1. Do they use key words from the title or question?
  2. Do they answer the question directly?
  3. Can you work out the question or title just by reading the conclusion?
  • "All human thoughts come into existence by grasping the meaning and mastering the use language" Polanyi - Do you agree? Discuss what the author means in the quotation and from a language perspective discern how it relates to knowledge.

    "Now at the end of the day, I can come to the conclusion, that everybody has his or her own definition of thought, meaning and mastering the use of language, and this might affects whether one agrees with Polanyi or not. I myself do not think that human thoughts only come into existence when grasping the meaning and mastering the use of language. I just have many thoughts, which are kept in my head, without using the language I would define as something used to communicate with others. As I am a human, and I constantly think, I believe that I do have human thoughts, and I know that some of them do come into existence, but they often stay in my head the way they are. Without being transformed into "real" language so others can understand me."

  • "If thought corrupt language, language can corrupt thought" Discuss

    "In conclusion to ascertain as to if thought corrupts language, language can also corrupt thought, I totally agree. But I don't take the statement as serious as George Orwell does. He gives many examples of bad writing in the essay Politics and the English language, but I think I speak for everyone that one of those examples we use in our language every day. Does this make us bad writers? According to Orwell we are. I know it's just his opinion but he defiantly takes extremes and basically says that all essays, novels, political speeches that don't look like his own style of writing, are bad language."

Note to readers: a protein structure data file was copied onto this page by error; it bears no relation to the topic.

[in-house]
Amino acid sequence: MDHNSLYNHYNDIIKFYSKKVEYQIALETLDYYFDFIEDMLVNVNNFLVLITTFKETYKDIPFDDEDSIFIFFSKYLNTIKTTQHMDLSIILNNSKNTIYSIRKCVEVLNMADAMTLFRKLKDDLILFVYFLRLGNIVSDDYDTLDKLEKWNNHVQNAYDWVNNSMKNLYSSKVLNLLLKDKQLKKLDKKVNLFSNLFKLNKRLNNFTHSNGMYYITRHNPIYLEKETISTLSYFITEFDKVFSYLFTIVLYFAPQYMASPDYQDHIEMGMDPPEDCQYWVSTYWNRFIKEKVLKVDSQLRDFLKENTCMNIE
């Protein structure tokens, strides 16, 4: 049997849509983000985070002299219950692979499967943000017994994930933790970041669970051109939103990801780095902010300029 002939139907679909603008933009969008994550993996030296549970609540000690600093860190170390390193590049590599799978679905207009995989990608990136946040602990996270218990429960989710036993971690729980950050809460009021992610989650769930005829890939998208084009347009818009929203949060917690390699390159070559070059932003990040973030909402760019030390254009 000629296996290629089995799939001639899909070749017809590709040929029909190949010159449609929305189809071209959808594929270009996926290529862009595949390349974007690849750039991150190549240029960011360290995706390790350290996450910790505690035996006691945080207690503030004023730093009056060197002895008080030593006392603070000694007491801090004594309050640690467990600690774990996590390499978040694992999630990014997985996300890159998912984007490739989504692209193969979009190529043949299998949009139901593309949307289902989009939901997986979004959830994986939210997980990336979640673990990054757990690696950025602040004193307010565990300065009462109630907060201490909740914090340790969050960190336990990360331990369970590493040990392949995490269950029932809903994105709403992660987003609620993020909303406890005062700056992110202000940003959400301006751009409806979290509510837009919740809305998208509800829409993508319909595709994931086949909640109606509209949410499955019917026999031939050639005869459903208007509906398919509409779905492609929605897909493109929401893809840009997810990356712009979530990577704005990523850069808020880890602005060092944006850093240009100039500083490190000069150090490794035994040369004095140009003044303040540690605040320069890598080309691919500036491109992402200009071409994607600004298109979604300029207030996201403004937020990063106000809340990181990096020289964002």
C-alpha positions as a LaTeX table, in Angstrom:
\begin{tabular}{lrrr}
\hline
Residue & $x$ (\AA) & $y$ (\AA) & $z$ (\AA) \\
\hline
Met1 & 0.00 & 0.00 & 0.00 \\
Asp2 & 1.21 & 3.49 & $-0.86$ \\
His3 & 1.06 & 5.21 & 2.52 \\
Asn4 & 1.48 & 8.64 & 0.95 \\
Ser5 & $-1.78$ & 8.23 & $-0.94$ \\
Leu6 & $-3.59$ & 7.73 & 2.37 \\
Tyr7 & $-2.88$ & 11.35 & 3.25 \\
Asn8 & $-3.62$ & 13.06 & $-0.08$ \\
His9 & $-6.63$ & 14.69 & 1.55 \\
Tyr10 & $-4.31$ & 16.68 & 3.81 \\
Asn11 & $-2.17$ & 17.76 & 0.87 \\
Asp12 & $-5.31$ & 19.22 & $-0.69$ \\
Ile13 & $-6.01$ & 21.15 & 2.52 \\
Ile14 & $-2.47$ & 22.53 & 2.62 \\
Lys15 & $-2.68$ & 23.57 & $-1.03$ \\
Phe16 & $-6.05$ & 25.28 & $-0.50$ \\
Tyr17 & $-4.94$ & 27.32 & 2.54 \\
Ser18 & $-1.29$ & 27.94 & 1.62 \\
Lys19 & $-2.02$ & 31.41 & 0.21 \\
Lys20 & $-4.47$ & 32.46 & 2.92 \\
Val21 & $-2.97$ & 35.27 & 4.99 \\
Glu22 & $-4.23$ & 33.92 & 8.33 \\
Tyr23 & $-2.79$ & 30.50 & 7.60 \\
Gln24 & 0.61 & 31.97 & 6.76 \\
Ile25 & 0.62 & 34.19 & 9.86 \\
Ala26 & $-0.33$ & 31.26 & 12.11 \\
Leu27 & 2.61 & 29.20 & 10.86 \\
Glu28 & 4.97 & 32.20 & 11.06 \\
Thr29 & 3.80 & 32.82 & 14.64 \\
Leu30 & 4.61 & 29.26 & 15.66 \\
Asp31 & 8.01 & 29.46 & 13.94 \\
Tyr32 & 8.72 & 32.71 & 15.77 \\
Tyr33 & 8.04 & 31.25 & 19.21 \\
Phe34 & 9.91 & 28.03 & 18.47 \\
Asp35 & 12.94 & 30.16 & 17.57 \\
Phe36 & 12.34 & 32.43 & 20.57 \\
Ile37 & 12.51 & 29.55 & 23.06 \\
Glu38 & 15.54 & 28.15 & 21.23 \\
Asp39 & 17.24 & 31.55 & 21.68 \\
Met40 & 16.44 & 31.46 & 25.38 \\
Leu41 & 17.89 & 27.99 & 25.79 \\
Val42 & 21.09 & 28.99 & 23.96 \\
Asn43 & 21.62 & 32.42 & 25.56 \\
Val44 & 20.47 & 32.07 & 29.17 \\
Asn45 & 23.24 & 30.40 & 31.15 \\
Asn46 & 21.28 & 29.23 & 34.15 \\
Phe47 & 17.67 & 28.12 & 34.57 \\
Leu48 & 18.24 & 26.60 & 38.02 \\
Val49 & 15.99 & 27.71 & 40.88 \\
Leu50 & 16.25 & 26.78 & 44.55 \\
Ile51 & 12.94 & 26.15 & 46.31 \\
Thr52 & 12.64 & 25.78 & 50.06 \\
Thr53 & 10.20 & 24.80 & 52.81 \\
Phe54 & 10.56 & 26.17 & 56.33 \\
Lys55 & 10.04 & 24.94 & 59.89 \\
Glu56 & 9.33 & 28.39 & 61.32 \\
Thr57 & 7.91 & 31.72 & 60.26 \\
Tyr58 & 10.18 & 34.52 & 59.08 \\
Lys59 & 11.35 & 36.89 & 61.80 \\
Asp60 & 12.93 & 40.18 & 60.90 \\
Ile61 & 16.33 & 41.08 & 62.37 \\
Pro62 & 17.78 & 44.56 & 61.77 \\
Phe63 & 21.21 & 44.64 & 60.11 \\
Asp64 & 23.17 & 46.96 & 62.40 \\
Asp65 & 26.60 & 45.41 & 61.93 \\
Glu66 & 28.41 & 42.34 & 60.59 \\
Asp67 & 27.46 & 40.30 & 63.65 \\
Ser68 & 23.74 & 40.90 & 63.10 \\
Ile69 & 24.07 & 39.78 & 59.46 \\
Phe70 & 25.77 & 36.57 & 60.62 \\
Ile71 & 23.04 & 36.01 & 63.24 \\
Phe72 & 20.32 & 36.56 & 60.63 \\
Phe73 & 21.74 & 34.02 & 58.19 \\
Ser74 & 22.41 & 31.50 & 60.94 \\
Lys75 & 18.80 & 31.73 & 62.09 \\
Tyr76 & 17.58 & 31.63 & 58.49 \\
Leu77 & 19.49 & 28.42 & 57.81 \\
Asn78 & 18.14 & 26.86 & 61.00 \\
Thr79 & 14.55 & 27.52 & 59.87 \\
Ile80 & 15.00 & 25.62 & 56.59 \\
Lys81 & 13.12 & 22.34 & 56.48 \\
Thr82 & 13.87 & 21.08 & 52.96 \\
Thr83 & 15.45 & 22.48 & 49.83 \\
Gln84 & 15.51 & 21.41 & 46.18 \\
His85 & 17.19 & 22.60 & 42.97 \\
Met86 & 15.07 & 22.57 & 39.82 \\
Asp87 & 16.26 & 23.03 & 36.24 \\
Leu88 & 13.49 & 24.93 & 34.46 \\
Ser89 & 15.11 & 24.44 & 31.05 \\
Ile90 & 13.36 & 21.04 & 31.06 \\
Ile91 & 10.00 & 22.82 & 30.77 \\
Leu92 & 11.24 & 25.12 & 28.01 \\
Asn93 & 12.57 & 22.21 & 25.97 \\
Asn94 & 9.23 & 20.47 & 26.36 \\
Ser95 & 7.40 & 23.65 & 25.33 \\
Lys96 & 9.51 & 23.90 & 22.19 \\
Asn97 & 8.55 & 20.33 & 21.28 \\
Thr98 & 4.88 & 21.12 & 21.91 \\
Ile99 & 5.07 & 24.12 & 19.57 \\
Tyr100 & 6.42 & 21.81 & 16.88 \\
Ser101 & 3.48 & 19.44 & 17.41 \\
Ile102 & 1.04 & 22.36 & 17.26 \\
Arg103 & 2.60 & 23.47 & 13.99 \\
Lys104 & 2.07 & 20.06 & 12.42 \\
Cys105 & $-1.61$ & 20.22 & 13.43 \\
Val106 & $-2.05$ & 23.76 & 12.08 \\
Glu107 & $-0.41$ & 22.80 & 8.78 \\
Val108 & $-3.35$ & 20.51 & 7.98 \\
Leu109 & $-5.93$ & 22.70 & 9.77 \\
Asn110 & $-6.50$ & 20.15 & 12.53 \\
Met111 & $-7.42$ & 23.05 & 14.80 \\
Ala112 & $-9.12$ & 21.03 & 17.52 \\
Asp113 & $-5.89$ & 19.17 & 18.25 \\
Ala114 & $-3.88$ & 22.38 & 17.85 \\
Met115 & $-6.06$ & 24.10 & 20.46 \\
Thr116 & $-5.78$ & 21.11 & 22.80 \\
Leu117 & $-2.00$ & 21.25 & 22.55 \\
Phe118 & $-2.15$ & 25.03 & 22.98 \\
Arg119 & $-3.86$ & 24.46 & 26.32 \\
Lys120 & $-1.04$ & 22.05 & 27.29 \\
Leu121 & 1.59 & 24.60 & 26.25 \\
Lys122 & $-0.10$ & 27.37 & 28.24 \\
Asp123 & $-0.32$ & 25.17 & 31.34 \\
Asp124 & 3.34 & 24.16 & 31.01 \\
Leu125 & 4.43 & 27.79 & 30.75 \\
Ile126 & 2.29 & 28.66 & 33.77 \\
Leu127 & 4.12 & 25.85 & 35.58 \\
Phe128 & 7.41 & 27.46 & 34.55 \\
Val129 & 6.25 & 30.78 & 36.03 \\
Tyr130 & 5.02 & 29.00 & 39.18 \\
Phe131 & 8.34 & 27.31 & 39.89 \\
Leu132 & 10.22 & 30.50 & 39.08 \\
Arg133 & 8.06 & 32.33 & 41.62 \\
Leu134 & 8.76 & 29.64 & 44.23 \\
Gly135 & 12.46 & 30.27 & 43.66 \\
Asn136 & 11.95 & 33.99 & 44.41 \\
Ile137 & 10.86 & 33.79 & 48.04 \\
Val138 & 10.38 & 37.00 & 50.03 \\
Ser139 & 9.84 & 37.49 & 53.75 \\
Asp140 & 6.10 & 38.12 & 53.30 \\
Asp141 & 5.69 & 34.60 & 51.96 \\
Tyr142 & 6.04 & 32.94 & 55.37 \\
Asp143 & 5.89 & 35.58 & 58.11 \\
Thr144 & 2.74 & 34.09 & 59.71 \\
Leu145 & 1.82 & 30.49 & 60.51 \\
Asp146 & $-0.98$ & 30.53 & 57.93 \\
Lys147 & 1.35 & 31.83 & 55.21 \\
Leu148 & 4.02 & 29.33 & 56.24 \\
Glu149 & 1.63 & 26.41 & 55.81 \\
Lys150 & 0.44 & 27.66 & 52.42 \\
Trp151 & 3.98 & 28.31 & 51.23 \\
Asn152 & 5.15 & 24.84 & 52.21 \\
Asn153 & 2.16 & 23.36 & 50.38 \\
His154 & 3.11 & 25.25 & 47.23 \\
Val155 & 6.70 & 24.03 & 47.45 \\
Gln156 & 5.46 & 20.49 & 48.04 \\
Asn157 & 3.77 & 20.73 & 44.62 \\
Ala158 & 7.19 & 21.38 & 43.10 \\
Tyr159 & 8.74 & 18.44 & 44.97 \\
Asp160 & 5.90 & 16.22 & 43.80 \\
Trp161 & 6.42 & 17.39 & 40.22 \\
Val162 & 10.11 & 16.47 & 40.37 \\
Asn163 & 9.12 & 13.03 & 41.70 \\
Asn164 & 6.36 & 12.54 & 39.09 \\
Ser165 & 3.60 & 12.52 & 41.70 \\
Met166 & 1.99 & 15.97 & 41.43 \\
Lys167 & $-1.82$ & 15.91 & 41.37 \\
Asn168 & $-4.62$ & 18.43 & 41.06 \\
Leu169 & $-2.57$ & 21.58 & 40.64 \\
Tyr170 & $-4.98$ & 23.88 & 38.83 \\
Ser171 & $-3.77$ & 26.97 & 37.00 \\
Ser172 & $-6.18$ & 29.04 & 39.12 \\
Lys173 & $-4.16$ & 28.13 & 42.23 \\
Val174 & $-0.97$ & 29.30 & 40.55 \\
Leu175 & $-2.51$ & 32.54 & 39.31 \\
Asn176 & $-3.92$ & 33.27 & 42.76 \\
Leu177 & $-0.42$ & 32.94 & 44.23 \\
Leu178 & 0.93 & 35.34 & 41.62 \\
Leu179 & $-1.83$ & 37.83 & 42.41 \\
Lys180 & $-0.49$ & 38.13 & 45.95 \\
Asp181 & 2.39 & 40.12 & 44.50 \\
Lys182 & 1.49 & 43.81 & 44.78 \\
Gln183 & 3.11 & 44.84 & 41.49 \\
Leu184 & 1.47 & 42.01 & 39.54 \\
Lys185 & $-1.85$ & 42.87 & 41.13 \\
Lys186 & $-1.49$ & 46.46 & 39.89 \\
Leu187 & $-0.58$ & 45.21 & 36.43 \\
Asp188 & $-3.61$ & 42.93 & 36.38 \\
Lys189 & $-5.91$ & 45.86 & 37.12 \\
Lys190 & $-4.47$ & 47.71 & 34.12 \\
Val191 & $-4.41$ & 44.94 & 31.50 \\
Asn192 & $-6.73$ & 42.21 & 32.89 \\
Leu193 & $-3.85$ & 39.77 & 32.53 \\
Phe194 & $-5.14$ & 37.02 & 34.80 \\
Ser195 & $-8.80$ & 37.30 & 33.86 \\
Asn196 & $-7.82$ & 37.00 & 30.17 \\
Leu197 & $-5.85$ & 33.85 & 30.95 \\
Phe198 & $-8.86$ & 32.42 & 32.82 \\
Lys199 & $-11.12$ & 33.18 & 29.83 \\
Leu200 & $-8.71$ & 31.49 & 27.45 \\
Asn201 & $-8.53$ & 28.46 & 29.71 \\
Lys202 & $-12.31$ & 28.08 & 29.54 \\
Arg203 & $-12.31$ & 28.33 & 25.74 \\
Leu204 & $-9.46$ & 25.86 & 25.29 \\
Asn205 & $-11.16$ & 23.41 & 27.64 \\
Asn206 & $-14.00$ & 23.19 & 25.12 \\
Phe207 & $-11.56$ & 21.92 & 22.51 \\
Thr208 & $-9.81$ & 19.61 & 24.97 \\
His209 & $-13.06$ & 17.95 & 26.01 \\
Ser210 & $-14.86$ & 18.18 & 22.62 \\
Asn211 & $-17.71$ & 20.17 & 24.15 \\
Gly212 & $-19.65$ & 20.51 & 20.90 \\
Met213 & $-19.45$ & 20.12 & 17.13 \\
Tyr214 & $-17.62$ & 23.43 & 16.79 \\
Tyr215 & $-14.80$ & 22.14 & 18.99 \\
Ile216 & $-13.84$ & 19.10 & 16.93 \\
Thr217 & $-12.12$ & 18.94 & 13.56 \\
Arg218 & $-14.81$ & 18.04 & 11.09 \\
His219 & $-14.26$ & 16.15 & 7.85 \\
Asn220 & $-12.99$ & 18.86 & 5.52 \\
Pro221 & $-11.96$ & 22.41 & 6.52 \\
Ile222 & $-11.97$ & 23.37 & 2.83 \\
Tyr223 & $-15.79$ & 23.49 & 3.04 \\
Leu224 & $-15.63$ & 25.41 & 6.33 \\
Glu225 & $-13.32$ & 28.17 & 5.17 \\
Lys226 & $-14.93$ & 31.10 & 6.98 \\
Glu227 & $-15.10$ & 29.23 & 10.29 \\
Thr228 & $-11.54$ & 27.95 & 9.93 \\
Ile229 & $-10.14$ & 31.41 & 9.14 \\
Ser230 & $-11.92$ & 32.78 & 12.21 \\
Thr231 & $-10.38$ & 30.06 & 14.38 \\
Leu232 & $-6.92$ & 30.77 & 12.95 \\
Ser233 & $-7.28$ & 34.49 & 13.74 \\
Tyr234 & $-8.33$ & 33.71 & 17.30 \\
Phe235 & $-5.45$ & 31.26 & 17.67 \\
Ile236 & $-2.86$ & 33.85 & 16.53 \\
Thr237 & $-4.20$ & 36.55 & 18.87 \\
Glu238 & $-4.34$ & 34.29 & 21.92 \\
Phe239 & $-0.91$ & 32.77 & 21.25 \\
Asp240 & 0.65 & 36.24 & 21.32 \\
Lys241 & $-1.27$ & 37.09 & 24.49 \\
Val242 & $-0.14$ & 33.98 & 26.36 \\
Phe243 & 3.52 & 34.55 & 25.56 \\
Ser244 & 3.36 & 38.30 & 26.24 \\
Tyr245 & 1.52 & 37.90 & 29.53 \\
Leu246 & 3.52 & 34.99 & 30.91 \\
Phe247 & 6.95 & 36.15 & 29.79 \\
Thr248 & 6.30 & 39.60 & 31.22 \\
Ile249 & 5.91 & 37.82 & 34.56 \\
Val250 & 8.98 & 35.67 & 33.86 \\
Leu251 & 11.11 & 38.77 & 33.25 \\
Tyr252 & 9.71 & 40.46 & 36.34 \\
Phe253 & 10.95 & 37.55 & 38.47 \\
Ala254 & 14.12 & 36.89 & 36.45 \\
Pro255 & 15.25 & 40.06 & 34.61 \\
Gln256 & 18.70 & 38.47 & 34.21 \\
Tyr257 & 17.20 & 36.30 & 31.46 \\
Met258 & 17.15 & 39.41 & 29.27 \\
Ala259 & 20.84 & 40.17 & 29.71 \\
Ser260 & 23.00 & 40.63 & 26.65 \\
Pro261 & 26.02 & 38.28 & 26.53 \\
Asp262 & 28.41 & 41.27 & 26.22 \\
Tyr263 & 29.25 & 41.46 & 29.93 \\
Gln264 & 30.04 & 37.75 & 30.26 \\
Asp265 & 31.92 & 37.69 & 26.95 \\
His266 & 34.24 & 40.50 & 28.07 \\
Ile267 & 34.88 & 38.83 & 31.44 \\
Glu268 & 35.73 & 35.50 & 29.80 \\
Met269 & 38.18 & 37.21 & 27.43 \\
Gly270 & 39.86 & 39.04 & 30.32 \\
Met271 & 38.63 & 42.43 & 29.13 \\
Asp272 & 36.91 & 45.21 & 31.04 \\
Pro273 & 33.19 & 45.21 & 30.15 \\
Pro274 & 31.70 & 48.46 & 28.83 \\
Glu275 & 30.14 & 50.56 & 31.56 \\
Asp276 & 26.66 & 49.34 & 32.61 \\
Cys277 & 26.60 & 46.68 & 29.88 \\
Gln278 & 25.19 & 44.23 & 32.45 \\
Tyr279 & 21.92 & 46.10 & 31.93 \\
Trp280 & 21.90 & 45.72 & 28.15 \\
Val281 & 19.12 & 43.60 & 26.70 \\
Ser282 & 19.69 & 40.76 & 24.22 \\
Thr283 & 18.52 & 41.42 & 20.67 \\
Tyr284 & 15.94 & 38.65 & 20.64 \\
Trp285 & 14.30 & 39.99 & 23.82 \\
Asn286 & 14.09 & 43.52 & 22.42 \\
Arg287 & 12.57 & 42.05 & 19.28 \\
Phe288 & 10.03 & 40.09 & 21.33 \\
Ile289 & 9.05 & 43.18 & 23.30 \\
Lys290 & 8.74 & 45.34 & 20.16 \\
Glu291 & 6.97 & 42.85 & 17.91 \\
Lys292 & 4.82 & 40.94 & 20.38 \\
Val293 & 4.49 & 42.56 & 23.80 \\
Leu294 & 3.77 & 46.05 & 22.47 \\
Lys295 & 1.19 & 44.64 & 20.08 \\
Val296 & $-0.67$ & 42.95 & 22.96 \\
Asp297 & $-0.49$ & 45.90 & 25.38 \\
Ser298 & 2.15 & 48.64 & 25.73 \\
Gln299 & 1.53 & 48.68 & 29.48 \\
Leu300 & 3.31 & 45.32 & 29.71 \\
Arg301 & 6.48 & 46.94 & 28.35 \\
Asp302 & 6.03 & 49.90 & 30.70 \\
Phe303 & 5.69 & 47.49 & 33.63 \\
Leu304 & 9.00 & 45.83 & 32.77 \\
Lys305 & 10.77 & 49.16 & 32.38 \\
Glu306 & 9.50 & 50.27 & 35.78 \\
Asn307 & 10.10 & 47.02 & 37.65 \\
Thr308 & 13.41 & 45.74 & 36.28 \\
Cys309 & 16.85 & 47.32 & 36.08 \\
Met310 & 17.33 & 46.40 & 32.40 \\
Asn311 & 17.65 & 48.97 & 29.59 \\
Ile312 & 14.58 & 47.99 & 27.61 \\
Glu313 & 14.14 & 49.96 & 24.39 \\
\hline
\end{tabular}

• "In order to find out how things really are, one must understand the filters through which one perceives the world." Discuss and evaluate this claim.

    "In my final conclusion I would argue, that it is nearly impossible to understand how things really are and perceive them in the same way that others do, as everyone perceives the world differently. On the other hand, by becoming aware of their filters, one might understand each individual perception and the way of gaining knowledge. Words: 1628 This is not including the title, footnotes and poem example. 1 John Berger, Ways of Seeing (BBC and Penguin Books, London, 1983) 2 (Albert Einstein) 3 The enterprise of knowledge, John L. Tomkinson 4 stated in 1978 by the Nobel Laureate in Literature winner Isaac Bashevis Singer 5 (Hume) Amelie Kuster ToK - Long Essay 1"

Marked by a teacher

This document has been marked by one of our great teachers. You can read the full teachers notes when you download the document.

Peer reviewed

This document has been reviewed by one of our specialist student essay reviewing squad. Read the full review on the document page.

Peer reviewed

This document has been reviewed by one of our specialist student document reviewing squad. Read the full review under the document preview on this page.